The process for the travel agent spans lines 3 to 8 and is broken into two parts. The first part, entitled Agent in lines 3 to 5, receives the order request from the customer (createorder(customer)), then sends on the channel airline the values agentok and agentfail ( <agentok,agentfail>), both of which are names of channels on which to receive a response from the airline, and then transitions into the process Agent1. Agent1, in lines 6 through 8, contains two sequences separated by a plus sign (+), representing the conditional operator. Exactly one of these sequences will occur. In the first (line 7), the agent receives a message from the airline on the agentok channel ( agentok(result)), signifying a successful booking, and forwards it to the customer ( <result>); the second case, on line 8, is similar, except that the agent receives a message on the agentfail channel, signifying a failed booking. Combining these definitions, the travel agency receives an order from the customer, sends it to the airline, and waits for a successful or failure event from the airline before forwarding the result to the customer.
The Airline process is defined in lines 9 and 10. (For brevity, the example is kept artificially simplistic.) The airline listens on the channel airline for the names of the channelsagentok, agentfailto be used to respond to the agency, and then sends a confirmation "conf no=121" on the agentok channel.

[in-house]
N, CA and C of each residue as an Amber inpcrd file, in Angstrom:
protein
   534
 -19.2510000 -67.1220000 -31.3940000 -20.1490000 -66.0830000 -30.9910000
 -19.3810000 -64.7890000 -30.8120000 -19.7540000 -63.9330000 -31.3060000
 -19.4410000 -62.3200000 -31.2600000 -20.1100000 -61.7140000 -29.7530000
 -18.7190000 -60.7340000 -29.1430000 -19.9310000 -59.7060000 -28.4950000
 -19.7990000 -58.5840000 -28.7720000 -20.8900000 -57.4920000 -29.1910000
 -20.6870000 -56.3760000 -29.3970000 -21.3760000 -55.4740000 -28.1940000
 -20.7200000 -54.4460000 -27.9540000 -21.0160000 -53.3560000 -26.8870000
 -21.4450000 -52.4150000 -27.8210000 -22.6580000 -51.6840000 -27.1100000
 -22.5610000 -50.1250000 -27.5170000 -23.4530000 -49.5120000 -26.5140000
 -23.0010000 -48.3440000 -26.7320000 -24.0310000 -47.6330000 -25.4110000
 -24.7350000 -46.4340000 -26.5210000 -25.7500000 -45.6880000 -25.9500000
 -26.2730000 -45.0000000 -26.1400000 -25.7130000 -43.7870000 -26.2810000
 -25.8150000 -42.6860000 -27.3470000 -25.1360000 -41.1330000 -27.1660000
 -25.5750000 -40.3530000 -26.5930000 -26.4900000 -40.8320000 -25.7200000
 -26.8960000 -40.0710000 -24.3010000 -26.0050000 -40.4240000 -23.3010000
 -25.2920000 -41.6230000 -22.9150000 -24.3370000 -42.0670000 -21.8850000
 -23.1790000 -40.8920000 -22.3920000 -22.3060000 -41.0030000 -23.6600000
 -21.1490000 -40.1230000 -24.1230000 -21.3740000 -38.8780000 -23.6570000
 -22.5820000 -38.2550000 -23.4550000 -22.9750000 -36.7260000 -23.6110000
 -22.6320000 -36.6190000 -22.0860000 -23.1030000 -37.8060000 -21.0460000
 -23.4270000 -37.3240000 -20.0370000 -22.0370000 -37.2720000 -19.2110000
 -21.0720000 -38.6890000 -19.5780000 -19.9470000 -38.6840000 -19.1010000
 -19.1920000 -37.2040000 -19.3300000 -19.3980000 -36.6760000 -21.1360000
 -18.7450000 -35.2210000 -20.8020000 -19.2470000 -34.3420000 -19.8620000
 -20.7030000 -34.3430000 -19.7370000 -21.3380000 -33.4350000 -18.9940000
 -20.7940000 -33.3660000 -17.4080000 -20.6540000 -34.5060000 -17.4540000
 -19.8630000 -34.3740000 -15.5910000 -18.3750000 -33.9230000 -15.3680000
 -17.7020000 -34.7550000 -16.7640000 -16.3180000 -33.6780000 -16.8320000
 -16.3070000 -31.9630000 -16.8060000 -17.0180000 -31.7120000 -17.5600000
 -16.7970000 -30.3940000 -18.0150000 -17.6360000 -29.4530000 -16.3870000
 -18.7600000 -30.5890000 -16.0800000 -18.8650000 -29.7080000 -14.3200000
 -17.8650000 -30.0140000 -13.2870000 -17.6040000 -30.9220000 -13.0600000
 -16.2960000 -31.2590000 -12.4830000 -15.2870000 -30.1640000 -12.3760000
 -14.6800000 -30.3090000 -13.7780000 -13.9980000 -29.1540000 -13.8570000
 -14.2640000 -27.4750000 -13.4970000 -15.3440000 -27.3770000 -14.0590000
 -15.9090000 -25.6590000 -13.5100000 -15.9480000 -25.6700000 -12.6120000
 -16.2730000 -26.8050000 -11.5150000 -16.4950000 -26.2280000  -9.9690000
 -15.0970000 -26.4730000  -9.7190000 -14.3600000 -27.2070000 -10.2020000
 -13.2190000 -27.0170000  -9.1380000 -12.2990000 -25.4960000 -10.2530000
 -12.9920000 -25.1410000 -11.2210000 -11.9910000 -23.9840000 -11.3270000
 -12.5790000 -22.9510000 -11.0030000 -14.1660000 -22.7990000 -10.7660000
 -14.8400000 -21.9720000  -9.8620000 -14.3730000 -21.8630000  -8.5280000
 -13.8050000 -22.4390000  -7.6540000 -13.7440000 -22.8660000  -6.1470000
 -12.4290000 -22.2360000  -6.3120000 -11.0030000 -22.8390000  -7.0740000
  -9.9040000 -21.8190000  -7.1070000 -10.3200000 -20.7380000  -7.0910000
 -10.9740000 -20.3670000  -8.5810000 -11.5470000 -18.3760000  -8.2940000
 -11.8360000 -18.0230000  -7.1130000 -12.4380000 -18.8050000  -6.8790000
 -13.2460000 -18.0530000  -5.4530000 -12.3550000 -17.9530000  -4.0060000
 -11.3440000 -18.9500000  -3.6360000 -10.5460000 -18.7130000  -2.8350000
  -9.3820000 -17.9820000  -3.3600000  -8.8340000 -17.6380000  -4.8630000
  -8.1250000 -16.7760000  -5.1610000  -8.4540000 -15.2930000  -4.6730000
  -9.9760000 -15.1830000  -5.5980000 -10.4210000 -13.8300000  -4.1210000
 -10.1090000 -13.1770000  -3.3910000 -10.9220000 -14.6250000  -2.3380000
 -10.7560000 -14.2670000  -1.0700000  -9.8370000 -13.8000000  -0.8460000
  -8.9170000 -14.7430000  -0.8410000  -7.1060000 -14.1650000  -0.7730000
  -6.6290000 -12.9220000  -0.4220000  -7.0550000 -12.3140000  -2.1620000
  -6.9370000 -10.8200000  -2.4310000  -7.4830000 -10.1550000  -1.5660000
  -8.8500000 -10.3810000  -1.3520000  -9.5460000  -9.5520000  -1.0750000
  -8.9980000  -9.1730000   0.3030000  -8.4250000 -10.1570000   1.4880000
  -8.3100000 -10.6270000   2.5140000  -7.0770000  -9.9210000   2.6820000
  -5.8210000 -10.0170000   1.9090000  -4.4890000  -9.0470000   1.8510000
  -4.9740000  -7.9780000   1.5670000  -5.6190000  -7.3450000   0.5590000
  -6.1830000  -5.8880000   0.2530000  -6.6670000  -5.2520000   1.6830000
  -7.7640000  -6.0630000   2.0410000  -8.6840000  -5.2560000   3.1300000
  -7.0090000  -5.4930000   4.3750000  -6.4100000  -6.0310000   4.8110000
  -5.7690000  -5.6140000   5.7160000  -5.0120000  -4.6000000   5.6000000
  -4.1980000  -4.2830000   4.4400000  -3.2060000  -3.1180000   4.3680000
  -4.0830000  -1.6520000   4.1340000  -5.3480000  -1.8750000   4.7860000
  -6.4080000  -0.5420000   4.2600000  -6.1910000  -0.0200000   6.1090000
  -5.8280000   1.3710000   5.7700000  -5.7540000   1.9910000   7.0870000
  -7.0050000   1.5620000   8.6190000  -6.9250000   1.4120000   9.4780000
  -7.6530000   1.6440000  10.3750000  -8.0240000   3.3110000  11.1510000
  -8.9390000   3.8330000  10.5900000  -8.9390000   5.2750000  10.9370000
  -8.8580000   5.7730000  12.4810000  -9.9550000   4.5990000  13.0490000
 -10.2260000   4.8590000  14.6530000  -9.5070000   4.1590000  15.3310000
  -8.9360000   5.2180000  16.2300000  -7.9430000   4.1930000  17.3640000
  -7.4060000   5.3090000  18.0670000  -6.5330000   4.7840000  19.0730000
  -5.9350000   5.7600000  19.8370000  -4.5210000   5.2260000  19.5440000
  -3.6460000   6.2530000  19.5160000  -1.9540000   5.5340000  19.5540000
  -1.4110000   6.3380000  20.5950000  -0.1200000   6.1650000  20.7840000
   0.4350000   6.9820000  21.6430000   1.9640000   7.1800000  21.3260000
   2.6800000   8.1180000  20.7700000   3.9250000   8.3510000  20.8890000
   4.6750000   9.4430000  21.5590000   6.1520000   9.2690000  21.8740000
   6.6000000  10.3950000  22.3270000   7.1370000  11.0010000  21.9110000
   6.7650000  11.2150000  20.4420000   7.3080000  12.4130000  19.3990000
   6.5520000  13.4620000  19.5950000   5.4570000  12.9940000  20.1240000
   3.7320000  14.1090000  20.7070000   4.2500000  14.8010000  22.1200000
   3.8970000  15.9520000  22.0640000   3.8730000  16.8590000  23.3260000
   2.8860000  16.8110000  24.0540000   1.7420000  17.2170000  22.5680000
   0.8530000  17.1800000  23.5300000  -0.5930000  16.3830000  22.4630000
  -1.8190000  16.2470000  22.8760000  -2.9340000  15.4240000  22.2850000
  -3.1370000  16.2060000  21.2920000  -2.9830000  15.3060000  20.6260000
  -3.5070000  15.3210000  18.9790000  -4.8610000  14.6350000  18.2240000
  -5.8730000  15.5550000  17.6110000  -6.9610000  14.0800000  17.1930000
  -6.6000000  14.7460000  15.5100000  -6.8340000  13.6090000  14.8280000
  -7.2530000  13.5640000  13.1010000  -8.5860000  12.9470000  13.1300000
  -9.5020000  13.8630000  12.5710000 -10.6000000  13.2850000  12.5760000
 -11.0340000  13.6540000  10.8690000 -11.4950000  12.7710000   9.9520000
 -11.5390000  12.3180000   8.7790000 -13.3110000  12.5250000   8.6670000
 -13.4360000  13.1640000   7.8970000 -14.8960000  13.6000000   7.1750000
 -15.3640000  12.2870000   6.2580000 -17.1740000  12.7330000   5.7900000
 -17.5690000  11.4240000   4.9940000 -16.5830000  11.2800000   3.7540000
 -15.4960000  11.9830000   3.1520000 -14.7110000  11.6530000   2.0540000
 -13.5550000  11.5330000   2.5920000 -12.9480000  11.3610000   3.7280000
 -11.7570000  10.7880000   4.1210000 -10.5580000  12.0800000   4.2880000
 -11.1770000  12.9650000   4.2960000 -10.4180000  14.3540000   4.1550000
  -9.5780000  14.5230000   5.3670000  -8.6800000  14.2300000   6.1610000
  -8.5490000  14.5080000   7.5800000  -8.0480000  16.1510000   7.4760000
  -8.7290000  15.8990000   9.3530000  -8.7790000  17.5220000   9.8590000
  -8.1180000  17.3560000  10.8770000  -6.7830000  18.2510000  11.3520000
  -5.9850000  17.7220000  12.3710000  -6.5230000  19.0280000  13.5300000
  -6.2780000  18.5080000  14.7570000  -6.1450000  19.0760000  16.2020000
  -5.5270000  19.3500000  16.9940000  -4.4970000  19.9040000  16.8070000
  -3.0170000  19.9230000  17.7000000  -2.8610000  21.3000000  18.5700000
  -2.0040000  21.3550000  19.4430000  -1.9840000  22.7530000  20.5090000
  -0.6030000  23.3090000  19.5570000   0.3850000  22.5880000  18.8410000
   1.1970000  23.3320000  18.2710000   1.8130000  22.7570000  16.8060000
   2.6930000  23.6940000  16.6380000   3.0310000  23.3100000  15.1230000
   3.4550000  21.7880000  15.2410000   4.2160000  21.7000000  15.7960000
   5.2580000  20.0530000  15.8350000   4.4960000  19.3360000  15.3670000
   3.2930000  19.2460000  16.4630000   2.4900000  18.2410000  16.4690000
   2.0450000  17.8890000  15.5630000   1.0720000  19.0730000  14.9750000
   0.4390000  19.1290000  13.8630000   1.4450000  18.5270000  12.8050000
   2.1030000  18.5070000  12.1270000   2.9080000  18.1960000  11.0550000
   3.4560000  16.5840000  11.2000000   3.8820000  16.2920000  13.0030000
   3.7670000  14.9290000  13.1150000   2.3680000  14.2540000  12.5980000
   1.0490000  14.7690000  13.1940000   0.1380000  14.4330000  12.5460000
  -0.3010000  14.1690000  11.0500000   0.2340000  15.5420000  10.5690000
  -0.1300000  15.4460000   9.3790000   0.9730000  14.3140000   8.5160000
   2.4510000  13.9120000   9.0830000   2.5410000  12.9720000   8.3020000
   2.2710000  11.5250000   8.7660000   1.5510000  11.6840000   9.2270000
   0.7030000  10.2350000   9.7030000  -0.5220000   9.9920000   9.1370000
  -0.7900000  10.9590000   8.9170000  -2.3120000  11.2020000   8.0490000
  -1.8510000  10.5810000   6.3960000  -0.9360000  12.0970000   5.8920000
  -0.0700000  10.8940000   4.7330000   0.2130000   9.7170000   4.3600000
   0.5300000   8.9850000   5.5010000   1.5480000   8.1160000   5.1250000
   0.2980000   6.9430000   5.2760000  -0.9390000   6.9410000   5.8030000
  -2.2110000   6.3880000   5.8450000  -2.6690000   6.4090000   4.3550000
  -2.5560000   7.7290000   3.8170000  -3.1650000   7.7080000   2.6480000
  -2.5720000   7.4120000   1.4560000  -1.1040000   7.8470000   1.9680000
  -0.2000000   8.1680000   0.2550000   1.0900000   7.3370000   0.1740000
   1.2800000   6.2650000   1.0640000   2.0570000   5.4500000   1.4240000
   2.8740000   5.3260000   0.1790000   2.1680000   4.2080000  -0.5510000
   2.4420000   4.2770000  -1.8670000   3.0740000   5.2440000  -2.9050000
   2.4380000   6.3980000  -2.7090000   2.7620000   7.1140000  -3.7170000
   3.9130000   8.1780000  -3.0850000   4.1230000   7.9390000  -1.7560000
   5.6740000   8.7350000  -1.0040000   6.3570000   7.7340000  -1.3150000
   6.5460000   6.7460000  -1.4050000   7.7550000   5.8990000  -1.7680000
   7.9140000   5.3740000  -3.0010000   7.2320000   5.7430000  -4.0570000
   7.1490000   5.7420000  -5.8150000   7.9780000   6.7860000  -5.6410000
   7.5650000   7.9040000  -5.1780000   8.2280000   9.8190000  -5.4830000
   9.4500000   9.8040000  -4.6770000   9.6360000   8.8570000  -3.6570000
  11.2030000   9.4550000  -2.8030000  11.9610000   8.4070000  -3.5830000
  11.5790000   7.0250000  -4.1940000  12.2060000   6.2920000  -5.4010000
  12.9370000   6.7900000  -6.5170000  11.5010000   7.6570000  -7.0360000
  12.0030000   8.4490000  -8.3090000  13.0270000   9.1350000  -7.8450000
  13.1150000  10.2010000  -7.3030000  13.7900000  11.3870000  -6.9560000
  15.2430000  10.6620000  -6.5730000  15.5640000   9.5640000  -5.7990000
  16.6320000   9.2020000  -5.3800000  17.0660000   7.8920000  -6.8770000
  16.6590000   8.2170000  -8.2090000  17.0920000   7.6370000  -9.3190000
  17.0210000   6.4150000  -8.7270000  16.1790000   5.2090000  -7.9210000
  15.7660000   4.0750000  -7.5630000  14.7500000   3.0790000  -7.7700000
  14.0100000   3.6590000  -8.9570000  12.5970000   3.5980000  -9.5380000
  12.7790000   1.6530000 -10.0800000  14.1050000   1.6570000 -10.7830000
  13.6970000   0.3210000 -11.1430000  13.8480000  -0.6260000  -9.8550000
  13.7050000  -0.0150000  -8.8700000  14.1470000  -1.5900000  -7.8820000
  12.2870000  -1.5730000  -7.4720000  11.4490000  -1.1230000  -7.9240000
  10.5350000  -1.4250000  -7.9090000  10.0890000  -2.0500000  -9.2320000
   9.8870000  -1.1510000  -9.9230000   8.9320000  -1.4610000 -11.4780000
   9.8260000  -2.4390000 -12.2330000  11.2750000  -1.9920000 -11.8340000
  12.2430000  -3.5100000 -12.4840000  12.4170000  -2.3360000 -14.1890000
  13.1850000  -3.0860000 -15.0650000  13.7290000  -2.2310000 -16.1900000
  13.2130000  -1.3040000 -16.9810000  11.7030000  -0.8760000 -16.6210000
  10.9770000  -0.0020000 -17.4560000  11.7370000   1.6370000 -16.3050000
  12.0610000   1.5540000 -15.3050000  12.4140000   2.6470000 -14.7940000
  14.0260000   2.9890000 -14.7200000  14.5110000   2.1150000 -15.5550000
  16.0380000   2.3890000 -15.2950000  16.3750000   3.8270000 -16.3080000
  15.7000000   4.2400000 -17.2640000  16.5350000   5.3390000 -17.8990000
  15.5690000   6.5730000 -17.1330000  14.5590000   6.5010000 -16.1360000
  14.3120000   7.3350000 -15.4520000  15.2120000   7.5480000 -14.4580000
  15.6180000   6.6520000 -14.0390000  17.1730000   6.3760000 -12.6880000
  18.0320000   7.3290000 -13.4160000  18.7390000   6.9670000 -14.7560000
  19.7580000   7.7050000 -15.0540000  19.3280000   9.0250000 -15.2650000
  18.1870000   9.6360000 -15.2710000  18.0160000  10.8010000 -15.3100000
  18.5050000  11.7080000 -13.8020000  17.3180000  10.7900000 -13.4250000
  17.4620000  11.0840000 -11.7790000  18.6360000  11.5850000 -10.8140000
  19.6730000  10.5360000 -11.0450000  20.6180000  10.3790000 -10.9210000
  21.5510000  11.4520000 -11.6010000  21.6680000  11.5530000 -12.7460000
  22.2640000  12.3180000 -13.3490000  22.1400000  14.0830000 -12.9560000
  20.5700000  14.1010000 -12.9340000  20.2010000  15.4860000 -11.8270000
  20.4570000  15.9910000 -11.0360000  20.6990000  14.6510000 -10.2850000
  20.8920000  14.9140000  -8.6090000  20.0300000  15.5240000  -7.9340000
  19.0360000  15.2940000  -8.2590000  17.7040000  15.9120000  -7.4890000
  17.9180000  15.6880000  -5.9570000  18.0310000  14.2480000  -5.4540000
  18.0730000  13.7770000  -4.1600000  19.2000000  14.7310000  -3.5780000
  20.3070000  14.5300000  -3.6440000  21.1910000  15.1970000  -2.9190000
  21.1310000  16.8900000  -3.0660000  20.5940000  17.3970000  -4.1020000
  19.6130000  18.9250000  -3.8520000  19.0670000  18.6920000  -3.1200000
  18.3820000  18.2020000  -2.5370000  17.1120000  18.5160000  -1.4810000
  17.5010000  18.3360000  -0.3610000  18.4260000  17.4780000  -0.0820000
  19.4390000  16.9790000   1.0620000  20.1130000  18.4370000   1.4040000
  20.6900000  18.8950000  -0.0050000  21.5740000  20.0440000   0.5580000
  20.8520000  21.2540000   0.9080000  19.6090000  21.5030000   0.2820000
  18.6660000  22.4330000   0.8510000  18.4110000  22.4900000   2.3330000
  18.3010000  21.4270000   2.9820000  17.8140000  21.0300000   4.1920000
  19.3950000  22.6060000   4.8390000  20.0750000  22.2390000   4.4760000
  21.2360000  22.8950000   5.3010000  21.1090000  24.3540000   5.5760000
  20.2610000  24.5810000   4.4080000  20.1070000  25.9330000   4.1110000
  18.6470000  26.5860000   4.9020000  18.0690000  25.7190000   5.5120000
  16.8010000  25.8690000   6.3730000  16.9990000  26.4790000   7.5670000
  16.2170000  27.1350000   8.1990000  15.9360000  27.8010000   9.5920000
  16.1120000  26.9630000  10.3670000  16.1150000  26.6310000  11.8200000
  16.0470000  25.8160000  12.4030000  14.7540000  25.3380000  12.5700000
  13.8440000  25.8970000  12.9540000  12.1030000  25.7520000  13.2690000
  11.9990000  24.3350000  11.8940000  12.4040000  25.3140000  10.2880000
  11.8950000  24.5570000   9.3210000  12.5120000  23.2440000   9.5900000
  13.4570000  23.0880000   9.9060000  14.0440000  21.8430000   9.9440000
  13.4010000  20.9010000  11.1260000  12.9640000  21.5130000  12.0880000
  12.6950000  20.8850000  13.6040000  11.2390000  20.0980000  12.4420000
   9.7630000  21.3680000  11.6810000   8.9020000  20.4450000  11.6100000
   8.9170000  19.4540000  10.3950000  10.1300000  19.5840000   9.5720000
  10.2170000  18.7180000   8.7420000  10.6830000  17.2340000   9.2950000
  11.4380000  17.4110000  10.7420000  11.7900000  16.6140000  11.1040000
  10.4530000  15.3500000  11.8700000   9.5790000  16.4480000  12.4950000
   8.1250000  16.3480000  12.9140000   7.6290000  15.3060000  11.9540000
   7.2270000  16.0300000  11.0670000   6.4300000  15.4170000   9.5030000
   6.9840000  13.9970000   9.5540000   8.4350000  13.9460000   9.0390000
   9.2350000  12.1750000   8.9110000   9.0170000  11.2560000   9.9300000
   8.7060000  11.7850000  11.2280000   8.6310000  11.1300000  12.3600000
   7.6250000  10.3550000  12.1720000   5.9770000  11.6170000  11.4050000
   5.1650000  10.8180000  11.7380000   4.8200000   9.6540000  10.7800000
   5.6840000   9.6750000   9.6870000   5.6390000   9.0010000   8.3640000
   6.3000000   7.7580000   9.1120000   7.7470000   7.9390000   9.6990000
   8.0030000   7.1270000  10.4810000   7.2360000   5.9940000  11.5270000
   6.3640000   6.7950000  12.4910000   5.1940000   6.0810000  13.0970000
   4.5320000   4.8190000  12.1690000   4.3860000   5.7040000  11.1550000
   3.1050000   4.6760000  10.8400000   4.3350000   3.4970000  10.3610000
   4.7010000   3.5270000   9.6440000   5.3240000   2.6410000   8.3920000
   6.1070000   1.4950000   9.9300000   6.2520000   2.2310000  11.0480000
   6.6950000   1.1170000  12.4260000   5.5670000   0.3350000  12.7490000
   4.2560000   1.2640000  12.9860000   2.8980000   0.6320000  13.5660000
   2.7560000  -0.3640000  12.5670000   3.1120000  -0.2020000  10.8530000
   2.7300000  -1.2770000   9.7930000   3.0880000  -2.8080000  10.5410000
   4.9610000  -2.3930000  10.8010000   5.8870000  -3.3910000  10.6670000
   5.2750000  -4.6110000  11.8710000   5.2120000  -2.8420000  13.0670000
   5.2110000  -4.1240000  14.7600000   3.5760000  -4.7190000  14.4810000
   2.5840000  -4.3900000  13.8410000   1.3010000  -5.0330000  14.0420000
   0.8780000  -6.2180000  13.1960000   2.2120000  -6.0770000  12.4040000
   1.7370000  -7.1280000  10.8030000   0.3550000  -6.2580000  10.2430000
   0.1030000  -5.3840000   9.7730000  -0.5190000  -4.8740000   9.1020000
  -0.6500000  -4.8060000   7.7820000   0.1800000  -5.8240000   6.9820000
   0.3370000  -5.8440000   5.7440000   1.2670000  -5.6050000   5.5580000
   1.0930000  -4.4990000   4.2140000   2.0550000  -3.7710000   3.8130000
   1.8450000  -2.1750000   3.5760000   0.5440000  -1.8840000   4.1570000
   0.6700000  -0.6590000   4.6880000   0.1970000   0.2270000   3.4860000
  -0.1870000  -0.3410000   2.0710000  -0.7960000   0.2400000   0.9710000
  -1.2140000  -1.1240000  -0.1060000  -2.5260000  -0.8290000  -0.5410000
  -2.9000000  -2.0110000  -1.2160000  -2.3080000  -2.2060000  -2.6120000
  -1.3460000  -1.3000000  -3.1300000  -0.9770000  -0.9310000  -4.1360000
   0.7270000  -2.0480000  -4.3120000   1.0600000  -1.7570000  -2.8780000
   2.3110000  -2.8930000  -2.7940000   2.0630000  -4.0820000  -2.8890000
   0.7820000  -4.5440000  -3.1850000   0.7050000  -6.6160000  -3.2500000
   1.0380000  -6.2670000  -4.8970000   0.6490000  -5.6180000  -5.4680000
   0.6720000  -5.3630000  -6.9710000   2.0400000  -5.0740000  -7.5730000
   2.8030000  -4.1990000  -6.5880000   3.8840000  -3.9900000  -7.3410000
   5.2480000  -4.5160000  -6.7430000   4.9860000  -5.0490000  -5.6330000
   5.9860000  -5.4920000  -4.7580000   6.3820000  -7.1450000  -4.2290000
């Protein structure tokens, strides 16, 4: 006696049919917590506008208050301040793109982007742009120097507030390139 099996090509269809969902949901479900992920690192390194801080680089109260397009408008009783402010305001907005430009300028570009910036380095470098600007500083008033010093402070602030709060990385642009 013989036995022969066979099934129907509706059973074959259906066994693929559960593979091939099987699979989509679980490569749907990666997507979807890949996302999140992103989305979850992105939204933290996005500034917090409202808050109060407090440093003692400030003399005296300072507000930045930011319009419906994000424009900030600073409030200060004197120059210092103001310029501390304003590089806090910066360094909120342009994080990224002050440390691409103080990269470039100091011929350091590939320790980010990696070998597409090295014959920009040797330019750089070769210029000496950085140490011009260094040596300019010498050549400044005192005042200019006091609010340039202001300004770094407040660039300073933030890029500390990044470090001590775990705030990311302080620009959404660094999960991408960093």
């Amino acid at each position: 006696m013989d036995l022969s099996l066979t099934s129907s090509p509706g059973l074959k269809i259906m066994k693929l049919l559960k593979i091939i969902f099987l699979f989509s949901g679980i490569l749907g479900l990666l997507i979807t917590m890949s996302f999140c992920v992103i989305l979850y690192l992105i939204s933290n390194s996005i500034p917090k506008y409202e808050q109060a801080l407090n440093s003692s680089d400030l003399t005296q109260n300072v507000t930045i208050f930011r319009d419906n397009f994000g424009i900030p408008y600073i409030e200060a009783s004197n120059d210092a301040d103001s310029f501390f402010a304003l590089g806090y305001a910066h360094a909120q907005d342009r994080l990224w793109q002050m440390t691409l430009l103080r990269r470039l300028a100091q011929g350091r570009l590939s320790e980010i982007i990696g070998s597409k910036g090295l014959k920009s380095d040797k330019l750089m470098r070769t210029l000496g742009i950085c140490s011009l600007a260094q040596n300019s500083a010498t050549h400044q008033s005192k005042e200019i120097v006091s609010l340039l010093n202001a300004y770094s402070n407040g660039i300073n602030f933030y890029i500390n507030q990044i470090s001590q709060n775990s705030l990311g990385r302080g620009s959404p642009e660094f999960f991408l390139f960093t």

The process End2End, lines 11 through 13, is the overall concurrent system of Customer, Agent, and Airline. The new statement on line 12, known as the restriction operator, creates private channels to be used among the processes. The pipe symbol in line 13 (|) is the concurrency operator . The processes Customer, Agent, and Airline run simultaneously, interacting over channels localized to the overall process End2End. The overall communication is shown in Figure 3-2.
One of the most distinctive features of the pi-calculus is mobility , in which the topology of communicating processes changes dynamically in response to changing conditions. An example of mobility is the enrollment of customers with retailers in a deregulated energy market. In scenario (1) of Figure 3-3, the customer initially buys energy directly from the supplier (a "standard supply" arrangement). In scenario (2), the customer enrolls with retailer A, and then in scenario (3) switches to competing retailer B. Finally, in scenario (4), the customer decides to drop retailer B, and return to standard supply.
Figure 3-2. Pi-calculus travel agency example
Figure 3-3. Pi-calculus mobility: energy customer switches retailers
As you can see in Example 3-2, the source code to model this scenario is remarkably terse:
Example 3-2. Energy pi-calculus example
1 CustomerSS(enroll,switch,drop,rets)= 2 (r:rets).(
The first two processes in this sample model a customer. The first, CustomerSS in lines 1 and 2, represents a customer on standard supply who enrolls with a retailer. The obscure expression:
CustomerR, in lines 3-5, is the process for a customer enrolled with a retailer, who can either switch to a different retailer or drop the current retailer and return to standard supply. The switch option, in line 4:
(r2 : rets).(
The drop option, on line 5, means send r and the customer's name "mike" on the channel drop, then change state to that of a customer on standard supply by calling the process CustomerSS.